Patient and family advisor, Betty Clinton, sitting in a dialysis chair at Parkwood, worked with (from left) Lori Harwood, April Mullen and Julie Gilvsey (Parkwood).
August 8, 2019
LHSC is focused on incorporating the patient voice into various aspects of our operations. When collaboration with St. Joseph’s Health Care London (St. Joseph’s) began on opening a hemodialysis unit at the Parkwood Institute site for medically stable rehabilitation and complex care inpatients, Betty Clinton, a patient and family advisor with LHSC’s Renal Program was asked to provide insight.
Hemodialysis is the process of cleaning a patient’s blood who is suffering from kidney disease or failure. Renal patients need dialysis for four hours at a time, on average three times per week. The trek from Parkwood to LHSC three times a week can be long and tiring for patients.
Betty knew first-hand this can have a toll. Betty’s son, David, was a patient at Parkwood who needed to be transported to LHSC three times a week for his dialysis.
At 16, David suffered a brain injury and eventually developed diabetes, renal failure and underwent amputations. David spent many years receiving care at St. Joseph’s Hospital, Parkwood, LHSC’s University Hospital, and South Street. Eventually, David required amputations, both to his legs and then his arms. While the amputations were done at Victoria, he went to Parkwood for his rehabilitation. During his rehab at Parkwood, he still required dialysis and was transported to Victoria Hospital three times a week. Betty was with him for every transport and treatment.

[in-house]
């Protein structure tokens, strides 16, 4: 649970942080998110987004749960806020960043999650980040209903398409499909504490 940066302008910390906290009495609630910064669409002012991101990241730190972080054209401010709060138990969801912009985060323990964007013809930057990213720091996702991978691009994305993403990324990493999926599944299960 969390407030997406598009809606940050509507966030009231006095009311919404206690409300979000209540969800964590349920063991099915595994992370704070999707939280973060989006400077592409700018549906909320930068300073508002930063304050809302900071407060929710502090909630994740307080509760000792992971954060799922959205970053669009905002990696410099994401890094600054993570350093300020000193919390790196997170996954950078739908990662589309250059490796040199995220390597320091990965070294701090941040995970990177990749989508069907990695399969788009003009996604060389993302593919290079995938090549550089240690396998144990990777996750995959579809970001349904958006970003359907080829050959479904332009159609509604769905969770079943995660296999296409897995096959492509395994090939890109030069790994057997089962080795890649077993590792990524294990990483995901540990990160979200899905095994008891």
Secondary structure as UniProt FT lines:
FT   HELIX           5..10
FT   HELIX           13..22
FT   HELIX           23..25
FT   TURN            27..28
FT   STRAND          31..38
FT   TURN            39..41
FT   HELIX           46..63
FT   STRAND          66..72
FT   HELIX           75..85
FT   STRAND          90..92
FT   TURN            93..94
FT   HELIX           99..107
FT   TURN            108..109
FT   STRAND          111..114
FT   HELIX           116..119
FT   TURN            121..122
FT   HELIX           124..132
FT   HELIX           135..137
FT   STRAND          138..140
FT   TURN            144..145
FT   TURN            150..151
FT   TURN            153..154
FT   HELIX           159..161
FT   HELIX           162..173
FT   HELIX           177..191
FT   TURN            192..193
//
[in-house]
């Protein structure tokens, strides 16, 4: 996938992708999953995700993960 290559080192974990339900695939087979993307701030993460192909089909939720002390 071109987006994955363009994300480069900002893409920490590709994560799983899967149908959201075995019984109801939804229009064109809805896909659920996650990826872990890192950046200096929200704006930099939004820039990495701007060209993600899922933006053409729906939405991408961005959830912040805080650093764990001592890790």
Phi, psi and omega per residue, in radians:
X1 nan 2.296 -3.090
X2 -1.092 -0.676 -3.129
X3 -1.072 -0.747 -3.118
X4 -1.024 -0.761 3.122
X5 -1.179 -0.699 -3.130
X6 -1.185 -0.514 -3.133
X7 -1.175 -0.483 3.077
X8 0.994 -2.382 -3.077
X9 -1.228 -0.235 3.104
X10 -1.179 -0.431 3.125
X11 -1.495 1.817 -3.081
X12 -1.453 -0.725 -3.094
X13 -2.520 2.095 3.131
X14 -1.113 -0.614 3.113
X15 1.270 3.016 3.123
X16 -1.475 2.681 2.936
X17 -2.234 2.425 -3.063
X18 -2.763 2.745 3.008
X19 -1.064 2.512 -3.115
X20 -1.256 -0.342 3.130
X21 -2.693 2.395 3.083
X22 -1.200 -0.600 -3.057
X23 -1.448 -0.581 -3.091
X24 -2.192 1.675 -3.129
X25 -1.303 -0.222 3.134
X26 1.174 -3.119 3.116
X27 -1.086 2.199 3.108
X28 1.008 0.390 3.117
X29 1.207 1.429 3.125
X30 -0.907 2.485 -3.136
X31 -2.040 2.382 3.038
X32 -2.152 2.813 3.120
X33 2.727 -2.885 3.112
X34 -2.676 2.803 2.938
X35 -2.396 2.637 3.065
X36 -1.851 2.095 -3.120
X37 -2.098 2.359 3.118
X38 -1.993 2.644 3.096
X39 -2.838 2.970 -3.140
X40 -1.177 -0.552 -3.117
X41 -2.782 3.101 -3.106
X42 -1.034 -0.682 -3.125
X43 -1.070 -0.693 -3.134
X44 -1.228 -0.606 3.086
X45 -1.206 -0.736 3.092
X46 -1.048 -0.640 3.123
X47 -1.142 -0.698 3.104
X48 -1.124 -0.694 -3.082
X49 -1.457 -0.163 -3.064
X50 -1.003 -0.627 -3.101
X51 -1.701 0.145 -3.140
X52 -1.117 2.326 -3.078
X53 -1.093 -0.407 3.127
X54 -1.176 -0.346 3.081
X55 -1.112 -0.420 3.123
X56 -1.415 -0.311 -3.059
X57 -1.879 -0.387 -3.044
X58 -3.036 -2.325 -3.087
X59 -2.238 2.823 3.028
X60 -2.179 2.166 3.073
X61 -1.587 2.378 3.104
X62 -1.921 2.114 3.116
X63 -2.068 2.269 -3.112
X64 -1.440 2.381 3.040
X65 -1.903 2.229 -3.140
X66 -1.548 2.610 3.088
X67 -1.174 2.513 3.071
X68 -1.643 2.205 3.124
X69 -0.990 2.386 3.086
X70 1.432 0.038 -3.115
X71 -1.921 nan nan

Betty recalls the pain and discomfort her son experienced during those trips and the impact on his well-being. David missed suppers, had late nights, and “then you have to get up early in the morning to do physiotherapy. You’re cranky and harder to work with.” This was when Betty started asking why it couldn’t be done on-site.
As exemplified in David’s case, co-ordination and collaboration has happened throughout the patient’s journey surrounding the transitions and management of care between the two organizations for many years. But the collaboration and cooperation was taken to a new level in early 2017 when the Renal Program and Parkwood leadership started exploring the opportunity to provide rehab patients with hemodialysis on site. It was enhanced with the involvement of the patient and family advisor, Betty.
David passed away about four years ago; shortly thereafter Betty joined LHSC’s Patient and Family Advisory Council for the Renal Program. When discussions started to happen about offering hemodialysis at Parkwood, Betty was asked to join the working group. “I was always included as part of the team, not a token. They included me in meetings, emails and tours when they were on the floor looking at the site before construction began. I was always a part of everything.”
Betty’s recommendations included a wheel-chair accessible weigh scale, comfortable chairs for patients and proper lifting equipment over the beds. She is so grateful “the team listened.” The involvement and engagement of Betty is proof that patient and family advisors can have a positive influence on how LHSC delivers care to patients.
LHSC’s Renal Program Director, April Mullen, and a nurse practitioner, Lori Harwood, along with Julie Gilvesy, Project Leader at Parkwood presented the development and implementation of the hemodialysis unit with Betty at the Johns Hopkins Medicine 8th International Conference on Patient- and Family-Centered Care in Baltimore, MD in June 2018. A component of this presentation focused on how to fully embed a patient and family advisor in the process.
Betty credits the staff at both Victoria Hospital and Parkwood for the success of this project. “Without their hard work and dedication, I don’t think I would’ve seen this project come to light,” Betty states.
This proof of concept service is exemplary of the improved quality of care that can happen through collaboration and cooperation between organizations and especially with patients and their families.